1. To make the cake, line a 13 x 9 inch (33 x 22 cm) rectangular pan with parchment paper; preheat the oven to 350 °F (176 °C).
  2. Place the egg whites with salt and cream of tartar in a bowl of your stand mixer fitted with a whisk. Whisk the whites until soft peaks form, gradually add in the powdered sugar and coconut extract, and continue whisking until the mixture forms firm peaks.
  3. Combine shredded coconut, flour, and baking powder. With a spatula, gently fold the dry ingredients into the egg white mixture. Pour the batter into the lined pan and level off the top.
  4. Bake the cake until the cake looks nice light brown, the top springs back to the touch,  and the tester inserted into the center comes out clean, about 25 minutes. Invert the cake, peel off the parchment paper, and let the cake cool completely.
  5. To make the frosting: Place 350 ml (scant 12 oz.) of milk together with the powdered sugar into a deeper saucepan, and let it warm up on a medium heat. Mix the remaining milk with the cornstarch until smooth; set aside. When the milk in the saucepan is hot, mix couple of tablespoons into the egg yolks to temper them, and then pour the warmed-up egg yolk mixture along with the cornstarch into the milk, stirring constantly. Cook for about 2 – 3 minutes until the pudding thickens; turn off the heat.
  6. Add the chopped chocolate into the hot pudding; stir to melt the chocolate. Set the pudding aside and let it cool completely, stirring occasionally.
  7. Whip the butter until light and fluffy; add in the Nutella, and mix until thoroughly combined. With the mixer running, gradually start adding the cooled chocolate pudding, one tablespoon at a time, to make a smooth frosting.
  8. Assembling the cake: Sprinkle the cake generously with Malibu (or sugar syrup with coconut extract). Frost the cake with the chocolate buttercream and place it into the refrigerator to chill for at least 30 minutes, so that the frosting has time to firm up.
  9. Prepare the glaze: In a small saucepan, bring heavy cream and butter to a boil. Place the chopped chocolate into a glass bowl. Pour the hot butter-cream mixture over the chocolate; let stand for 2 minutes. Add in the powdered sugar and whisk into a smooth glossy glaze. Let the glaze cool to lukewarm before pouring it onto the cake.
  10. Finishing the cake: If decorating the cake with white chocolate, melt the white chocolate in the microwave and transfer it into a small Ziploc bag. Snip off the corner, and while the dark chocolate is still liquid, draw horizontal white lines on top of the chocolate glaze. With a toothpick or tip of a knife, make vertical lines on top of the glaze, and return the cake into the fridge to firm up.
Note:

To make the cake gluten-free, replace the all-purpose flour with your favorite gluten-free flour mix, adding 1 teaspoon xanthan (guar) gum, if your mix doesn’t contain the gums already. Please make sure the coconut extract and chocolate you’re using is gluten-free as well. My gluten-free cake turned out a bit drier and more crumbly compared to the regular cake, which was to be expected with gluten-free flour. I did my best to counteract the dryness with extra helping of Malibu 🙂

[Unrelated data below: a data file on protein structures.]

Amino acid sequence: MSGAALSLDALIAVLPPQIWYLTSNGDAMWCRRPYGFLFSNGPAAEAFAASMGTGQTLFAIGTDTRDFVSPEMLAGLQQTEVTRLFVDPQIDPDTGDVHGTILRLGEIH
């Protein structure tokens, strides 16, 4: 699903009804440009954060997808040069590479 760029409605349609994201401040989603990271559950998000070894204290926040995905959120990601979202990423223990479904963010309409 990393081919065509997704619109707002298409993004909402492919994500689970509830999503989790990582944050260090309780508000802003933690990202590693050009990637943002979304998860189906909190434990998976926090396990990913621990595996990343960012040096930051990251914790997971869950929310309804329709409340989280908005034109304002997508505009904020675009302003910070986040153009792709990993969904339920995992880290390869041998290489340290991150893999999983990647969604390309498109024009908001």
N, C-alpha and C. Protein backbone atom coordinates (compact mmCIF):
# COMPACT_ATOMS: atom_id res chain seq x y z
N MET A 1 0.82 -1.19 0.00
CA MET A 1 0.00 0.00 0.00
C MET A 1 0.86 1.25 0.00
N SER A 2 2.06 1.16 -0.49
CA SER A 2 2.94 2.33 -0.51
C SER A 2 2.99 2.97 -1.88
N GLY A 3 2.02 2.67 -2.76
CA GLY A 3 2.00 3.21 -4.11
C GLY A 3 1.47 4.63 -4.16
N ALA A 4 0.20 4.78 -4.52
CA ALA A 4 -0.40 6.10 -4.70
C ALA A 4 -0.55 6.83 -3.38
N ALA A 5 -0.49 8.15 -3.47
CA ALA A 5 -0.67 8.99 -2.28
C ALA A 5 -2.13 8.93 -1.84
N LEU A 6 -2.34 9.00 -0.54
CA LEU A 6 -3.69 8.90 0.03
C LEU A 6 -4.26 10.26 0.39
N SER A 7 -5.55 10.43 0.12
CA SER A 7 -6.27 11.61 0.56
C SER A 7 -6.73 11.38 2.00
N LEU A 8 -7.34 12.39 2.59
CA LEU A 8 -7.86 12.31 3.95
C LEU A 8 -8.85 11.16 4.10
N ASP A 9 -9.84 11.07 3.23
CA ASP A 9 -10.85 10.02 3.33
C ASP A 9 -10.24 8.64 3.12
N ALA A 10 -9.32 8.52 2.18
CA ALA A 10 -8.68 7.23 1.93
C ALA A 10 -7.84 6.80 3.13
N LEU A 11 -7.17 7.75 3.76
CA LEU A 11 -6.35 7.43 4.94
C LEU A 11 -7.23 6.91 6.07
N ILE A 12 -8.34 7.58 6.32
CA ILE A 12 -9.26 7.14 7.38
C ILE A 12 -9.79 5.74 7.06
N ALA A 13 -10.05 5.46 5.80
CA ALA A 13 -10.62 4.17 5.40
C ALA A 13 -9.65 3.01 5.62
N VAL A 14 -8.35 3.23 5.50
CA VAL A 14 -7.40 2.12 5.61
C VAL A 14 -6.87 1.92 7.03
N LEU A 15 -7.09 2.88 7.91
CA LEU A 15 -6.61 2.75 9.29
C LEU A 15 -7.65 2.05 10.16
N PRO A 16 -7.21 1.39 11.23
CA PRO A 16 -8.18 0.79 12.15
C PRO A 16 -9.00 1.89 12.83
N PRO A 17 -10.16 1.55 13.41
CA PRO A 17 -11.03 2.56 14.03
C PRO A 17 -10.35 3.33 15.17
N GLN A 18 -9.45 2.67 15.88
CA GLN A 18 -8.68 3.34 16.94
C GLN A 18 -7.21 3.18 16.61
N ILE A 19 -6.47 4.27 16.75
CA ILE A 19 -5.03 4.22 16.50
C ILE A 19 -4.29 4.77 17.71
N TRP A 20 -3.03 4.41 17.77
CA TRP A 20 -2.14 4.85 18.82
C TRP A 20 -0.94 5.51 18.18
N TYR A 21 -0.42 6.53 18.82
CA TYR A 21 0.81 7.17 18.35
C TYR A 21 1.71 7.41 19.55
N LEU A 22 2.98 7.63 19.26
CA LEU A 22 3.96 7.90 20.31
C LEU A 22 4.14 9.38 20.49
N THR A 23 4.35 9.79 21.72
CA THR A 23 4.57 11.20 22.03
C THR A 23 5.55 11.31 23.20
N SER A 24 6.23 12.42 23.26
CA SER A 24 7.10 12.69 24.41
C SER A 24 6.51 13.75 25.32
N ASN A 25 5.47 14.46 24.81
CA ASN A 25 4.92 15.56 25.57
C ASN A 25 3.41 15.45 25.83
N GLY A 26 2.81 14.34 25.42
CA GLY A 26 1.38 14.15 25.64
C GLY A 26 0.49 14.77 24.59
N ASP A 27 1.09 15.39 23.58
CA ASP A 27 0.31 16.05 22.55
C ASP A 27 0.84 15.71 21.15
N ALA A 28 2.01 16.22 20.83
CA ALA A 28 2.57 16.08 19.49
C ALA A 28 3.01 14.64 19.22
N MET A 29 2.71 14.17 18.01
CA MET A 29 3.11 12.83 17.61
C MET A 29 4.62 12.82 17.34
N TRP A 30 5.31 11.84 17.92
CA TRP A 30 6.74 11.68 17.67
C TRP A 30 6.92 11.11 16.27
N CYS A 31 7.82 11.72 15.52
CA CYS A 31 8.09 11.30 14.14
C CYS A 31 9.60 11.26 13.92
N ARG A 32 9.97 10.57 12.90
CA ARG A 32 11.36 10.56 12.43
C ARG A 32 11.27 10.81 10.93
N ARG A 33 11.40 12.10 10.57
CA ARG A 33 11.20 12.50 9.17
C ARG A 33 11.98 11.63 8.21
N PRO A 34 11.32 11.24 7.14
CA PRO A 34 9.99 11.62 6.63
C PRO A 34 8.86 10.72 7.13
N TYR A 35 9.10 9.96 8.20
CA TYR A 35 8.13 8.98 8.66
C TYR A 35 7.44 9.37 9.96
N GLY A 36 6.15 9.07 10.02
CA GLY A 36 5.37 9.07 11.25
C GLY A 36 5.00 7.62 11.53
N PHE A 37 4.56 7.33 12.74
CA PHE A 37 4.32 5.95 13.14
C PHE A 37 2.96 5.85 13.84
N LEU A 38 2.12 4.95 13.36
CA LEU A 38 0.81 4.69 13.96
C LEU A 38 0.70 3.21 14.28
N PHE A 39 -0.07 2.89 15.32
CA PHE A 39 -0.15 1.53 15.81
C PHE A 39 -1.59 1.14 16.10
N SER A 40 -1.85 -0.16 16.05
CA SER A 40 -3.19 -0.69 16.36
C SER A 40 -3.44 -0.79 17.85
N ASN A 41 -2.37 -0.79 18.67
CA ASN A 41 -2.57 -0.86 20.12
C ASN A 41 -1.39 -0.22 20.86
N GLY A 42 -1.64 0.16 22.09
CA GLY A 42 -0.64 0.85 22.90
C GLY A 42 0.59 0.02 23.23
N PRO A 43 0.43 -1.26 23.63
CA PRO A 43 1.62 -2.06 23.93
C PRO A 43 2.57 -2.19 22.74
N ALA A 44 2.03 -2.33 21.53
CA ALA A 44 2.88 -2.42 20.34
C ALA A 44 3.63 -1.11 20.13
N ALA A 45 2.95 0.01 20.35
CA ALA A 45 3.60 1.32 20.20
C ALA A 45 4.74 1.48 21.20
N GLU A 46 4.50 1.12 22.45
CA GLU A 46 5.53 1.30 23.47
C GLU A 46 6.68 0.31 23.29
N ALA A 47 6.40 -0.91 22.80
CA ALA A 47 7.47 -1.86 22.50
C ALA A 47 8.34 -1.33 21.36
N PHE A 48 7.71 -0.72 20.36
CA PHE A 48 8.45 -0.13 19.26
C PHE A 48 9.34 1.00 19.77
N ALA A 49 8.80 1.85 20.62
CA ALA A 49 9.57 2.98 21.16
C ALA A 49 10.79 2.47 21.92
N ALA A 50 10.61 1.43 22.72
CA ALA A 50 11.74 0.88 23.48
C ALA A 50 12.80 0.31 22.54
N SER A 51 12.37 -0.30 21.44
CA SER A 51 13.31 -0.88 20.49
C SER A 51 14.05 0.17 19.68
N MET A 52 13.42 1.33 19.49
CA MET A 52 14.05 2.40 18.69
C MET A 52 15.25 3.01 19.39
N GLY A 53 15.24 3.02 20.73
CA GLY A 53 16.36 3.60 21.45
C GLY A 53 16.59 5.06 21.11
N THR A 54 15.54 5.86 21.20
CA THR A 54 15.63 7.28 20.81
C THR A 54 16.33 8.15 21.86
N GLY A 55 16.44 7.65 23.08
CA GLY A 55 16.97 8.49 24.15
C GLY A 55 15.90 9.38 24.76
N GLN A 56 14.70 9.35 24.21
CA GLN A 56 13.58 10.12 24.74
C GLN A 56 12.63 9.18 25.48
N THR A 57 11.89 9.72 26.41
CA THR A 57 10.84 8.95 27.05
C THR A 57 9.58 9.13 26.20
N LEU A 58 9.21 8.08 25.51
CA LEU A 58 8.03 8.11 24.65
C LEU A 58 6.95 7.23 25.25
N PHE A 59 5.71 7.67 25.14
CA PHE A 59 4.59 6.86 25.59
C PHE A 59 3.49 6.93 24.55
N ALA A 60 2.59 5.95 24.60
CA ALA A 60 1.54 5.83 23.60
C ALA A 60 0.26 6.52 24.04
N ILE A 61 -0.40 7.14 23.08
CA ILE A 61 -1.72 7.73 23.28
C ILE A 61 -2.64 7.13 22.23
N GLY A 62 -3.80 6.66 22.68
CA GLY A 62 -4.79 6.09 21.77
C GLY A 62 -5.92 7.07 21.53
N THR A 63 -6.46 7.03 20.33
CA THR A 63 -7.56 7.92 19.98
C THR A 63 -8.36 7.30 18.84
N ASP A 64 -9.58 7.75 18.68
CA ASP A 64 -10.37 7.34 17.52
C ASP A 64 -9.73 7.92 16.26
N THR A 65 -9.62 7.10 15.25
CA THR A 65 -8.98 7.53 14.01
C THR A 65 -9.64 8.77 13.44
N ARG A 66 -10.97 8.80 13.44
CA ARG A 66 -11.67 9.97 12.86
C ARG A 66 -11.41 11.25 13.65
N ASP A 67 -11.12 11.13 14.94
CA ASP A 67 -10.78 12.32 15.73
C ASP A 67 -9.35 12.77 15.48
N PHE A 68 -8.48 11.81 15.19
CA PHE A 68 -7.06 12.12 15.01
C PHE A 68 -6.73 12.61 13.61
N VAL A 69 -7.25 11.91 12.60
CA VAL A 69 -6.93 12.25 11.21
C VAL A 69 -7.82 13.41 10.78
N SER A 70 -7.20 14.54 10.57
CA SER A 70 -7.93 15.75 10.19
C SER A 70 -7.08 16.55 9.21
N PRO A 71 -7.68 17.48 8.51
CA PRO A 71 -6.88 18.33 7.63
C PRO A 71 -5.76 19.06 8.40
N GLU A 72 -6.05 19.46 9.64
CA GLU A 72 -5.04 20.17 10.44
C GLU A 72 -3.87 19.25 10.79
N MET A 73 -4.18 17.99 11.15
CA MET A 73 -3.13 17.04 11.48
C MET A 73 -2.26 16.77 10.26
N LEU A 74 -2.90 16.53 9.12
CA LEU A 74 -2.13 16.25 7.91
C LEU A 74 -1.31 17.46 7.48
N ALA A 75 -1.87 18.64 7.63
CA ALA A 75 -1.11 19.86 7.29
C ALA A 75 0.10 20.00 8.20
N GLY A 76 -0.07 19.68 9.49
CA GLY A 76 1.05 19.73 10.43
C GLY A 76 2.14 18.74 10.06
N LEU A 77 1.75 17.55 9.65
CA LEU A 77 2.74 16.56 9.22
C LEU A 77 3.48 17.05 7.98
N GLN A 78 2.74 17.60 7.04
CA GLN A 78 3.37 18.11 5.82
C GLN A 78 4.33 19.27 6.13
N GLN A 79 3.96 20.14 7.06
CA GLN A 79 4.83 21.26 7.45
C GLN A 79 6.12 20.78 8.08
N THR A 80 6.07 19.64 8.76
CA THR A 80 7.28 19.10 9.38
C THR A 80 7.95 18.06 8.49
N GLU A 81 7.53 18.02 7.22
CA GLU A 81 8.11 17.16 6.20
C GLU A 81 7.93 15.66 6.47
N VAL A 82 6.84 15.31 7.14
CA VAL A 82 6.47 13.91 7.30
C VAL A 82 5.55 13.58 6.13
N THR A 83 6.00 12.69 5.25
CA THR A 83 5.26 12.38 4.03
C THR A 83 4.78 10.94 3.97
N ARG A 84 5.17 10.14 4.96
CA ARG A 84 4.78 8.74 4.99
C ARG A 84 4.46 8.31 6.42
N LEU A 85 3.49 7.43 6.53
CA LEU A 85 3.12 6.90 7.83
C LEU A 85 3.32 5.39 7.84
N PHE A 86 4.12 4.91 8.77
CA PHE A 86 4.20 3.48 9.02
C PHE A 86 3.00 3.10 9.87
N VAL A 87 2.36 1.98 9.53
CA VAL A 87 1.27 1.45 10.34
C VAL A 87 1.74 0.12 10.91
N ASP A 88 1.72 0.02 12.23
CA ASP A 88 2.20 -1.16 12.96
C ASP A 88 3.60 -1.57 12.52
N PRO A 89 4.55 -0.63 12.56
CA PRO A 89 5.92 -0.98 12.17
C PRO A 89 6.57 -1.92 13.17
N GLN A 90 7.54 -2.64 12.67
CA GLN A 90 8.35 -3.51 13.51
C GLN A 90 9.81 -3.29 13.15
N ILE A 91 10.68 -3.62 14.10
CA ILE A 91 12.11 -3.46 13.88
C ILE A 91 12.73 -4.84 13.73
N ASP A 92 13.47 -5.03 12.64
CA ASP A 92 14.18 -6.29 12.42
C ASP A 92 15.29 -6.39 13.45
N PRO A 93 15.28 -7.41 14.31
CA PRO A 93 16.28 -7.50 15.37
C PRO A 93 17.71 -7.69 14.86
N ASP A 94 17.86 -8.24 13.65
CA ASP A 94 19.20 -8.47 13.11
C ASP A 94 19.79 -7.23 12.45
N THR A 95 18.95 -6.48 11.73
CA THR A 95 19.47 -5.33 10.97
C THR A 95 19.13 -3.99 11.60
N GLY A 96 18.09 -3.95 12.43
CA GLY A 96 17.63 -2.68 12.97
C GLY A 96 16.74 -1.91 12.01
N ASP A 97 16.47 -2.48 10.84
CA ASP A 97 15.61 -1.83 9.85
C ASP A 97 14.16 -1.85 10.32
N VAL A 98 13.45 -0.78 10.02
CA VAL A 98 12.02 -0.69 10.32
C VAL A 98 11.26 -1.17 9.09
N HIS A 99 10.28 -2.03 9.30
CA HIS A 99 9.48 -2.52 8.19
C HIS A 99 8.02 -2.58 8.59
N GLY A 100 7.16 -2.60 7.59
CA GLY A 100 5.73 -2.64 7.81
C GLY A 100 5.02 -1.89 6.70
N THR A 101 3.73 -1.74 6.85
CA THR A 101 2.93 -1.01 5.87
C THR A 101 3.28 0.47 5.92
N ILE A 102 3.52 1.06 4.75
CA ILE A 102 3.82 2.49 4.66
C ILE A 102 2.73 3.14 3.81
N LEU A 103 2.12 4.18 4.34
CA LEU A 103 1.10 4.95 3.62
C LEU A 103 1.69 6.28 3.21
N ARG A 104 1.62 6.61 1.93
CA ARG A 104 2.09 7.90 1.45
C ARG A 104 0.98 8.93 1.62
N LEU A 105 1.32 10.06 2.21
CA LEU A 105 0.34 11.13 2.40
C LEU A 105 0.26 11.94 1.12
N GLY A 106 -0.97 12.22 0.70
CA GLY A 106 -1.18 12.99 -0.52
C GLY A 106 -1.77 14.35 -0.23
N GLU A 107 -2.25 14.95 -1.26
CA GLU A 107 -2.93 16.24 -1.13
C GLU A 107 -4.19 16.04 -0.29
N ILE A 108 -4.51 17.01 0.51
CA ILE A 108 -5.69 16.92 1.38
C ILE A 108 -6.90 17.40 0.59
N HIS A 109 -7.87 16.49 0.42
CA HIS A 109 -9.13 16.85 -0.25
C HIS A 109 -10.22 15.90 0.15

Spooky Coconut Panna Cotta with Bloody Good Raspberry Sauce

It’s that time of year again: Toothy jack-o-lanterns, black cats, and scary witches are jumping at us from every corner. It’s a time when you can feed the neighbor kids all kinds of sweet cr*p, so they think you’re the coolest lady in the neighborhood (just don’t forget to promptly send them back home, so that when the sugar high hits and they’ll inevitably go crazy, you won’t be the one that has to deal with them). The only time when you don’t have to worry about having bad hair day and dark circles or puffy eyes, because being scary is actually a requirement. Actually, this time of year you could maybe even get away with killing that horrible coworker that has been annoying the heck out of you for ages: you’d just put him or her in a squeaky old chair on your porch, and no one would probably notice (not for the first week, anyway)!

Some people love Halloween, while others positively hate it and can’t wait for it to be over. When I first came here, I thought it was the weirdest holiday ever. It took me five years to accept it, and another five to get to like it. Today I see it as an opportunity to play, and that is always a good thing in my book. We have to play in life… otherwise it all gets too serious. And it doesn’t really matter if you dress up or not (my teenagers would probably say I don’t need to because I’m a witch all year anyway), or if you decide to dress up your porch instead and make your home the scariest one on the block. The important thing is that you take some time away from all the busyness that’s normally doing its best to suffocate us and do something – anything – that makes you feel like a kid again.

And this is how we played at our house this week! I found this recipe sometime last year and put it aside just so I could make it this Halloween. Panna cotta is a traditional Italian custard, made from sweetened cream thickened with some gelatin. You can flavor it any way you want – mine is made with half cream/half coconut milk and infused with toasted coconut. I enjoy working with gelatin, knew the boys would appreciate some good old creepy food, and I even managed to get Mr. Photographer to step into the kitchen and join me in some gross-out fun 🙂